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Relationships between parenting attitudes and stress coping strategies of military inpatients with adjustment disorders in Taiwan
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Journal of Nursing & Care

ISSN: 2167-1168

Open Access

Relationships between parenting attitudes and stress coping strategies of military inpatients with adjustment disorders in Taiwan


5th International Conference on Family Nursing

June 13-15, 2016 Philadelphia, USA

Huey-Fang Sun

National Defense Medical Center, Tiawan

Scientific Tracks Abstracts: J Nurs Care

Abstract :

The specific aims of this study were to investigate the associations between parenting attitudes (PA) and stress coping strategies (SCS) of military patients with adjustment disorders in Taiwan. The study was conducted in 4 hospitals of northern part of Taiwan from April 1, 2013 to March 31, 2015. Military patients who admitted to psychiatric wards and met the diagnosis of adjustment disorders were included as potential participants. Patients with repeated hospitalizations and illiteracy were excluded from the study. 248 patients enrolled the study after completing the consent forms, and 2 questionnaires including parents bonding instrument (PBI) and COPE inventory were used for measuring variables of PA and SCS respectively. By treating scores of COPE subscales as dependent variables and scores of PBI subscales as independent variables, a series of multiple linear regressions were applied for data analysis. The results showed that after controlling for the variables of education levels and hospital locations, the coping strategy of denial was significantly positively associated with the domain of overprotection (├?┬▓=0.095, P=0.004); the coping strategy of behavior disengagement was also significantly positively associated with the domain of overprotection (├?┬▓=0.113, P<0.001) and negatively associated with the domain of care (├?┬▓=0.057, P=0.028); the rest of stress coping strategies had no significant associations with the variables of PA in the analysis. The study finding provides useful information about the risk factors of adjustment disorders for the military population who are mainly young adults and typically vulnerable to stress environments to facilitate evidence-based mental health intervention.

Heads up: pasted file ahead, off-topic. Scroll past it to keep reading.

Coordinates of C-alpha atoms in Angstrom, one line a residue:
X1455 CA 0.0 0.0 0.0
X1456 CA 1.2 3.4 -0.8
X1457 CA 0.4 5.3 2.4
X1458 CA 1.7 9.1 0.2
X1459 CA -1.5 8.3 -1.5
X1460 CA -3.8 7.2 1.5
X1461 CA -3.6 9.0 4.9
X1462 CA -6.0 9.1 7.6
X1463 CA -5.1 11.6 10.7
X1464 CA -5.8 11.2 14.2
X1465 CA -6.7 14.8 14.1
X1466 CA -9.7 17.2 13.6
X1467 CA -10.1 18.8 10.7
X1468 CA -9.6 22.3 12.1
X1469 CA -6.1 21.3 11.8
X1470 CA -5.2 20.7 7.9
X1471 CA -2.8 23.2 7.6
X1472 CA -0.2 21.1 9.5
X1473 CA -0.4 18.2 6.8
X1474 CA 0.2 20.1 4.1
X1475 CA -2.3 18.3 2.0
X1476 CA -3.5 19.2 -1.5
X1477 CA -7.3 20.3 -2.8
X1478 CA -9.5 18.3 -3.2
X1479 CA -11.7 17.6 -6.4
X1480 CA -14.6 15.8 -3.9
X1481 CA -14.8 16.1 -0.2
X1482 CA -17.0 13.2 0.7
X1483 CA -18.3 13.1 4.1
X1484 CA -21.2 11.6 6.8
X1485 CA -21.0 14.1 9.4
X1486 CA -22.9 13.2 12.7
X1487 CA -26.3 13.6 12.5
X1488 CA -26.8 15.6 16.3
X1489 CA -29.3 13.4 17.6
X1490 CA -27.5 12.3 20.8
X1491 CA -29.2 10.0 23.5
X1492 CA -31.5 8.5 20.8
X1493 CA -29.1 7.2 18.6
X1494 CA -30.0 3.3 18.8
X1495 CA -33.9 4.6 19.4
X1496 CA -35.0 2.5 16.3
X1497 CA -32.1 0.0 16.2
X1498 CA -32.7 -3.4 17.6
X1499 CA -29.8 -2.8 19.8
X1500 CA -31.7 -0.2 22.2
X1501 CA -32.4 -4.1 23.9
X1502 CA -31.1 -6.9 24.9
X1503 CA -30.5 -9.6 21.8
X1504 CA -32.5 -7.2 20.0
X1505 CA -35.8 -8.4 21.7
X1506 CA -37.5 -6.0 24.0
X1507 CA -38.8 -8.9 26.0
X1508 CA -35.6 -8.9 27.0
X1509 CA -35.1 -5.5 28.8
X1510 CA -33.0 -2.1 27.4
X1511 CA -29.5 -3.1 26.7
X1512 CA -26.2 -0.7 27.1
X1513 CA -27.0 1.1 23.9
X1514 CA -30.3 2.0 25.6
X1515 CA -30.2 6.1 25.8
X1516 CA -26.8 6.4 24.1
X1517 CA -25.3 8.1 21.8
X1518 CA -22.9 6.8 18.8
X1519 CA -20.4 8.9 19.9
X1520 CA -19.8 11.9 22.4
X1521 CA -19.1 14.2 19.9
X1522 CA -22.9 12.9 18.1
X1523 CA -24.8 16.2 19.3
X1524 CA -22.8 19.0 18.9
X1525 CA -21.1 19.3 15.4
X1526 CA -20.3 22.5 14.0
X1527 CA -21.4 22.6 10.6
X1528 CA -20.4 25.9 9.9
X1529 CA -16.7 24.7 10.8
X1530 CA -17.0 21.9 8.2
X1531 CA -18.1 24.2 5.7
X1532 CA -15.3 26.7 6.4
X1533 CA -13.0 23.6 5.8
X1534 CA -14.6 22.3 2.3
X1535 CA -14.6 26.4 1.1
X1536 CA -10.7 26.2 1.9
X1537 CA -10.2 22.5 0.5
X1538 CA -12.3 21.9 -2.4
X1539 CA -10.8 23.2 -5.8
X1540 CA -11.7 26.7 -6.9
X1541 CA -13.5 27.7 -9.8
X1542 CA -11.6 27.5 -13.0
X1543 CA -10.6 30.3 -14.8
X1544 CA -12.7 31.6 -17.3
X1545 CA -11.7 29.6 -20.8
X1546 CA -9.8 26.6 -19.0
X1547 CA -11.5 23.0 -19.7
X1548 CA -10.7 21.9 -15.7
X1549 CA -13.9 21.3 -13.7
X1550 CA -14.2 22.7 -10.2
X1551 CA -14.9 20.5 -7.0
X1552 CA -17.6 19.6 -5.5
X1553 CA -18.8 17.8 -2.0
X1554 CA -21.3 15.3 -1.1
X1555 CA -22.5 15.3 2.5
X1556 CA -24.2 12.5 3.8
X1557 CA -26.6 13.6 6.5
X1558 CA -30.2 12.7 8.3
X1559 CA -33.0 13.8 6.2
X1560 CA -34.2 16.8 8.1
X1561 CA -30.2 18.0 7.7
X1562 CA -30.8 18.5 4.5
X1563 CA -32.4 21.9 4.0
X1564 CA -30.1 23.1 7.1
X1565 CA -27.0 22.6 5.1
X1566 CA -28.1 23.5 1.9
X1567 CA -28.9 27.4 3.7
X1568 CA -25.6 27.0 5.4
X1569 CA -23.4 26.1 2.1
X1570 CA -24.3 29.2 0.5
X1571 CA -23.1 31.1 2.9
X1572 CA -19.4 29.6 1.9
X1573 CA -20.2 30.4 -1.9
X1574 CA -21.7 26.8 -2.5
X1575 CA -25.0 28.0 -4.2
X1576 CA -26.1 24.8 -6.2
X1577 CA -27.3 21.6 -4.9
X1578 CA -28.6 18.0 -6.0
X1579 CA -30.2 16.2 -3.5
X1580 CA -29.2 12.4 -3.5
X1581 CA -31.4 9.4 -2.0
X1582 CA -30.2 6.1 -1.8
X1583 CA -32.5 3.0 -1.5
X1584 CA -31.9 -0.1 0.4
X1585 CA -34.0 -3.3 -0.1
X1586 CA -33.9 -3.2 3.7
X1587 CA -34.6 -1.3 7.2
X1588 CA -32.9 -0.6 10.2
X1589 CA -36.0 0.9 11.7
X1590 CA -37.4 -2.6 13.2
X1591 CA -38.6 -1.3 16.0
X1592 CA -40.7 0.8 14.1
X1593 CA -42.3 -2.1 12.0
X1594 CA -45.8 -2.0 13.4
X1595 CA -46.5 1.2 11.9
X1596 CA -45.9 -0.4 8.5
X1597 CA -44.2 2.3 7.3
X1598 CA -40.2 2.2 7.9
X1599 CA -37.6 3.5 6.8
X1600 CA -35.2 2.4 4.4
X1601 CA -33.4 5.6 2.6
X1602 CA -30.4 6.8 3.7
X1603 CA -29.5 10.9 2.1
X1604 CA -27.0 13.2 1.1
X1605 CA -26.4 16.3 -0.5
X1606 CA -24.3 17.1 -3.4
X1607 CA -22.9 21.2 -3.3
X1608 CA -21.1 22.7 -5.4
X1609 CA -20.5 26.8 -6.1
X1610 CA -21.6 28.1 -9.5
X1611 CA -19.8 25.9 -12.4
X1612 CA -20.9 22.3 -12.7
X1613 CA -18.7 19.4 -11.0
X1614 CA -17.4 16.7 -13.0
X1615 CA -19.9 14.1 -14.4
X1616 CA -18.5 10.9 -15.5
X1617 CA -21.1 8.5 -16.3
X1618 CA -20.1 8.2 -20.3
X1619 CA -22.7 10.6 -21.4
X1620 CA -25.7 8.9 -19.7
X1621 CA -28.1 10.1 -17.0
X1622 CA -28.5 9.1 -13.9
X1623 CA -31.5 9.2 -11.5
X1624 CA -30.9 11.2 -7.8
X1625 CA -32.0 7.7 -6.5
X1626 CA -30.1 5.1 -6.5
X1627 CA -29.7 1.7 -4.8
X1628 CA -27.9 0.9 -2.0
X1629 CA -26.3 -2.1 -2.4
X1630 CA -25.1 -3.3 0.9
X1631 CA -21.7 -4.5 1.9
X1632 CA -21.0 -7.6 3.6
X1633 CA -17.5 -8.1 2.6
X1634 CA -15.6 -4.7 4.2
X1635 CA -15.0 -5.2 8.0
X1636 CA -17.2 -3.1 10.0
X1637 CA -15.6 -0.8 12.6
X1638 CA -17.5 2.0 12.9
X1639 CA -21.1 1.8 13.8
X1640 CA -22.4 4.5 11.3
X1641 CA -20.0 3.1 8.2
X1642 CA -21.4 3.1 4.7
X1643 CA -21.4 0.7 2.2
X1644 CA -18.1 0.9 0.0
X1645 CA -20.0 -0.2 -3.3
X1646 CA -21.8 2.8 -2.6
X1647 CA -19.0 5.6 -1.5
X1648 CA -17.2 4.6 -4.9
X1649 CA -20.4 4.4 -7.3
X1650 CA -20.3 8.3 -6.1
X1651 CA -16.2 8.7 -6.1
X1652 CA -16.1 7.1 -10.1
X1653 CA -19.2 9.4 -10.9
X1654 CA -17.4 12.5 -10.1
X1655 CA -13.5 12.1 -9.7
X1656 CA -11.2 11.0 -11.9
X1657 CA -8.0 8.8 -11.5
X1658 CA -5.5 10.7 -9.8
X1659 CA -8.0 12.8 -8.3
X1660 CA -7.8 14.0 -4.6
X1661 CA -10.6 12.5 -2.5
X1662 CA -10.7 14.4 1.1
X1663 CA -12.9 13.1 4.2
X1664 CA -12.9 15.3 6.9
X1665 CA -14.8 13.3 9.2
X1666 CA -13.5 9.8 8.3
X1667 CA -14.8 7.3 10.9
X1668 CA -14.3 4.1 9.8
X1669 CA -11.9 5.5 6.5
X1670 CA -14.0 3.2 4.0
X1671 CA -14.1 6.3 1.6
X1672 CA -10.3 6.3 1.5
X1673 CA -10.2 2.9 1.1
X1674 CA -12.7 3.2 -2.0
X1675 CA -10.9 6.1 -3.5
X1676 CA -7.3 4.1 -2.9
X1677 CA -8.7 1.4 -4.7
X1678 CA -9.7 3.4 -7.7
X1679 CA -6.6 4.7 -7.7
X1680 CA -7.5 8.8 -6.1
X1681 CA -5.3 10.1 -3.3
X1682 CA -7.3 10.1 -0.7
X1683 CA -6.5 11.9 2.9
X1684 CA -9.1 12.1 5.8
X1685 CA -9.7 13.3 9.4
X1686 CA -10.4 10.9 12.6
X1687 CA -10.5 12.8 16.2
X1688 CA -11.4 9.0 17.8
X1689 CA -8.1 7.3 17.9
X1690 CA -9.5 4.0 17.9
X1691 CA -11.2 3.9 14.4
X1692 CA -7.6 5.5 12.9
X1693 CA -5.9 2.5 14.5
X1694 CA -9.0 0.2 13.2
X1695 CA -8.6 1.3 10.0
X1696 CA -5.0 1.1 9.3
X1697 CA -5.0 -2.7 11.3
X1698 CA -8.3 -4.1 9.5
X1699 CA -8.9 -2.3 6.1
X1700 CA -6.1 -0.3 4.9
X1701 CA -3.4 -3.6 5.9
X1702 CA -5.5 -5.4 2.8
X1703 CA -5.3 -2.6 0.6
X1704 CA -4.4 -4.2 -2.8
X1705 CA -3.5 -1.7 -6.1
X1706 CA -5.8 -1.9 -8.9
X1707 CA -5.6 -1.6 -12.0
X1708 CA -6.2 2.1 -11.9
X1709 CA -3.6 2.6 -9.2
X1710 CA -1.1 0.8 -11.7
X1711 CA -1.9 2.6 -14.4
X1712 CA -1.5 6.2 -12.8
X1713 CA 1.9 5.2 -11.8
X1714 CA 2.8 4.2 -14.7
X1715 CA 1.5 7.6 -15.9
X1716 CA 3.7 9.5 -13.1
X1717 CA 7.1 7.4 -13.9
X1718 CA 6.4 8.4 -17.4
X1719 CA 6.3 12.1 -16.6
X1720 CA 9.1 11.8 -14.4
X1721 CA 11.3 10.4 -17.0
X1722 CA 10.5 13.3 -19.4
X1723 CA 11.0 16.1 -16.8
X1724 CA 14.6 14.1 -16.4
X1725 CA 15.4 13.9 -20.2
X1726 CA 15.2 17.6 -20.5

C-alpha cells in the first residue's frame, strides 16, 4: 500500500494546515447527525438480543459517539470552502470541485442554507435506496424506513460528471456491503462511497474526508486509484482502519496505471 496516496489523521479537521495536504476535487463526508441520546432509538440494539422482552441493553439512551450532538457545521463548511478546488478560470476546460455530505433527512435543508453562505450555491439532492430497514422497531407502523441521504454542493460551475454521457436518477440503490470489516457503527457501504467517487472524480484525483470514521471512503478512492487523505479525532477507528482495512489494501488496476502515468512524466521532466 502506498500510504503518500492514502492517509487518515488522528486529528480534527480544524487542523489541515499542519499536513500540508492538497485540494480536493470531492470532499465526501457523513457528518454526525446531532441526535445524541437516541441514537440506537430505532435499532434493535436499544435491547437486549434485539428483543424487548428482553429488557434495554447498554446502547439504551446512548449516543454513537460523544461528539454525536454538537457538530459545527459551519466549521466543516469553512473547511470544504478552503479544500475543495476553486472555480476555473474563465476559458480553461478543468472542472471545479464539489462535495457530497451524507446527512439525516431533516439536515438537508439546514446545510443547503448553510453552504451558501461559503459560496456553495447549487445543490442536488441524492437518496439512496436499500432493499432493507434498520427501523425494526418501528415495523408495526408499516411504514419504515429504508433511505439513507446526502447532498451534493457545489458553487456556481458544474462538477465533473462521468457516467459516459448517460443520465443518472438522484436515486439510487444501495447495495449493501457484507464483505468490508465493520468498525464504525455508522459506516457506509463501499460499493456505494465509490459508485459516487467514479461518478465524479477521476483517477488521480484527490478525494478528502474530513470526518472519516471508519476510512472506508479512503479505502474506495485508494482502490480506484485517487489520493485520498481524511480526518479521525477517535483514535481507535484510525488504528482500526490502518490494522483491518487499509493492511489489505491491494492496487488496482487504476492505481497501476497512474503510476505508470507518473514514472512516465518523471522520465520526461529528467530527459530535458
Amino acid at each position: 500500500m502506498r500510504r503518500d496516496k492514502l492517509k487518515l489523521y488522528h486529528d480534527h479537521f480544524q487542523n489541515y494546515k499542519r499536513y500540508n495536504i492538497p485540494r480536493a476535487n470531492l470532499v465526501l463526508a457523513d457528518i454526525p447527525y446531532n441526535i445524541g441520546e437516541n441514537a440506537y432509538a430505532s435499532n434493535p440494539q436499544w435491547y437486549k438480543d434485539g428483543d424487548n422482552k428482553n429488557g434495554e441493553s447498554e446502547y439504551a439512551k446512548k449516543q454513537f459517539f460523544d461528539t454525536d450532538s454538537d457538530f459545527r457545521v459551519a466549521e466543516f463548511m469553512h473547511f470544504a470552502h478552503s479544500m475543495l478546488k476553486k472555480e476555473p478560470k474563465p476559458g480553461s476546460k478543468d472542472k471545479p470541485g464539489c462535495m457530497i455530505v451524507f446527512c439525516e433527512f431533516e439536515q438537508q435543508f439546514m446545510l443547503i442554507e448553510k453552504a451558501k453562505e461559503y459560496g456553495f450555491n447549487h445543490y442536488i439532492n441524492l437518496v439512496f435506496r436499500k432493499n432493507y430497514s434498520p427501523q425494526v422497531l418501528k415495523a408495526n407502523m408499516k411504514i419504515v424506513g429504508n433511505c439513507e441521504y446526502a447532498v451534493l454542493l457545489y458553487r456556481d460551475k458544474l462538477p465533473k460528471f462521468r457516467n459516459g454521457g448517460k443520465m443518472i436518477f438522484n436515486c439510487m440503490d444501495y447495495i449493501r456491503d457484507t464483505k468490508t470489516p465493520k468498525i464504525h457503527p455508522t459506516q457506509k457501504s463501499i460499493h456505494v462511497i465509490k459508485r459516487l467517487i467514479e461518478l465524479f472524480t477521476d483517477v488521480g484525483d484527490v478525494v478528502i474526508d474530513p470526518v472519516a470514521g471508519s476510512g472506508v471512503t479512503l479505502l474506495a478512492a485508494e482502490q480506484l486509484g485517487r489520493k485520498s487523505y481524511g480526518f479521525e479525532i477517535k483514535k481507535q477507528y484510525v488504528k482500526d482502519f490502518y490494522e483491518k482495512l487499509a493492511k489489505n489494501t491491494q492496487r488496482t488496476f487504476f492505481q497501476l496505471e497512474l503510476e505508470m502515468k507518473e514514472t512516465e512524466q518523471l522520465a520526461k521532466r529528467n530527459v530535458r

Biography :

Huey-Fang Sun has completed her PhD from Johns Hopkins University School of Public Health. She is an Assistant Professor in School of Nursing, National Defense Medical Center, Taipei, Taiwan. Her research field mainly focused on stress responses and psychosocial adaptation.

Email: hfsun3@gmail.com

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